[M3commit] CVS Update: cm3

Jay Krell jkrell at elego.de
Sun Nov 3 19:00:34 CET 2013

CVSROOT:	/usr/cvs
Changes by:	jkrell at birch.	13/11/03 19:00:34

Modified files:
	cm3/m3-sys/m3cc/gcc-4.7/gcc/: config.gcc 

Log message:
	We don't need exec-stack.h as we don't create trampolines, as we
	implement nested functions a different way.
	Perhaps we should reuse gcc's way.
	There is no good solution there though. gcc's is very flawed and
	ours is too.
	In the gcc case, they require producing executable code at runtime,
	on the stack, which these days/decades has gotten more and more difficult
	in the face of "security".
	In our code, we require that function pointers aren't necessarily
	the same "flat" thing as in C/C++. For us, whenever we go to
	call a function pointer, we first read the bytes therein and look
	for a marker integer value of -1, and if we see it, we interpret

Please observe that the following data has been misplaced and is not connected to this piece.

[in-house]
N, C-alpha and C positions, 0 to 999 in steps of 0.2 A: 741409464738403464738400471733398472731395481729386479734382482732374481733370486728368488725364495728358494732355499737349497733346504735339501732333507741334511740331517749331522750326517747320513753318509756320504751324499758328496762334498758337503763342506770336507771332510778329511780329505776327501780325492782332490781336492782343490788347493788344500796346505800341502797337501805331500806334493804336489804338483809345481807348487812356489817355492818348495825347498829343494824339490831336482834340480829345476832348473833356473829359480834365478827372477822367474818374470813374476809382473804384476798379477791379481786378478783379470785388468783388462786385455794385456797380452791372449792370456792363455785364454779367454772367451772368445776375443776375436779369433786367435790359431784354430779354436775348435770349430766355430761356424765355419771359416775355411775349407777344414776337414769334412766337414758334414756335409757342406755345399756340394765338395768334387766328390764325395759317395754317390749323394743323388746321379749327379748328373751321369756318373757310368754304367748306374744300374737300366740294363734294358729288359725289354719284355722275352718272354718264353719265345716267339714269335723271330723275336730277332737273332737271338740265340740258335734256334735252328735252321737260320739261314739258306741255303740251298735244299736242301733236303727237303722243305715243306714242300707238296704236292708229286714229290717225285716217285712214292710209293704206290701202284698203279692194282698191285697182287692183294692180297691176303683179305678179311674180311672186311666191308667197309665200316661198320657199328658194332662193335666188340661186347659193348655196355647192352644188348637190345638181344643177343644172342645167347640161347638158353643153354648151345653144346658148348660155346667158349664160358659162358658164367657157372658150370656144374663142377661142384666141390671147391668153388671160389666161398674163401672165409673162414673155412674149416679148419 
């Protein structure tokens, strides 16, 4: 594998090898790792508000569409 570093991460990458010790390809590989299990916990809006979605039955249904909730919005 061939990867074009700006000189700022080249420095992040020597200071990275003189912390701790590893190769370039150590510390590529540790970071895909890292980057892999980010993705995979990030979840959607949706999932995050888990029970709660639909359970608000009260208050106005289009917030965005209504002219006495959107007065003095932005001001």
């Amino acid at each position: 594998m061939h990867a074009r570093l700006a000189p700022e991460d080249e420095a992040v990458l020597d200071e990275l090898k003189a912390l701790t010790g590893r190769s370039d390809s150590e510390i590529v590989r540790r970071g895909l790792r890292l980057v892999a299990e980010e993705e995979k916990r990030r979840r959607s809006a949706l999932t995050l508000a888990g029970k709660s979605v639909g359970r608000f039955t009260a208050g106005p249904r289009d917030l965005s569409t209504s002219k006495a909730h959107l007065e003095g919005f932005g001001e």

the following integers as a struct -- frame pointer and actual pointer.
	The problem with this approach is, besides being slower, it
	depends on -1 being invalid code, which really isn't clearly correct.
	The marker value and size should probably be target-specific.
	For example, most 64bit targets should have a 4 byte marker.
	i.e. most targets have a 4 byte instruction.
	The read should avoid crossing a page, which is easy for non-x86 targets.
	x86: maximum instruction size is 15 bytes and instructions can cross a page.
	Imagine a function near the end of a page, at the end of a valid virtual
	address range. The function might end before the end of the page,
	but the check for a closure could read beyond the end of page
	and access violate.

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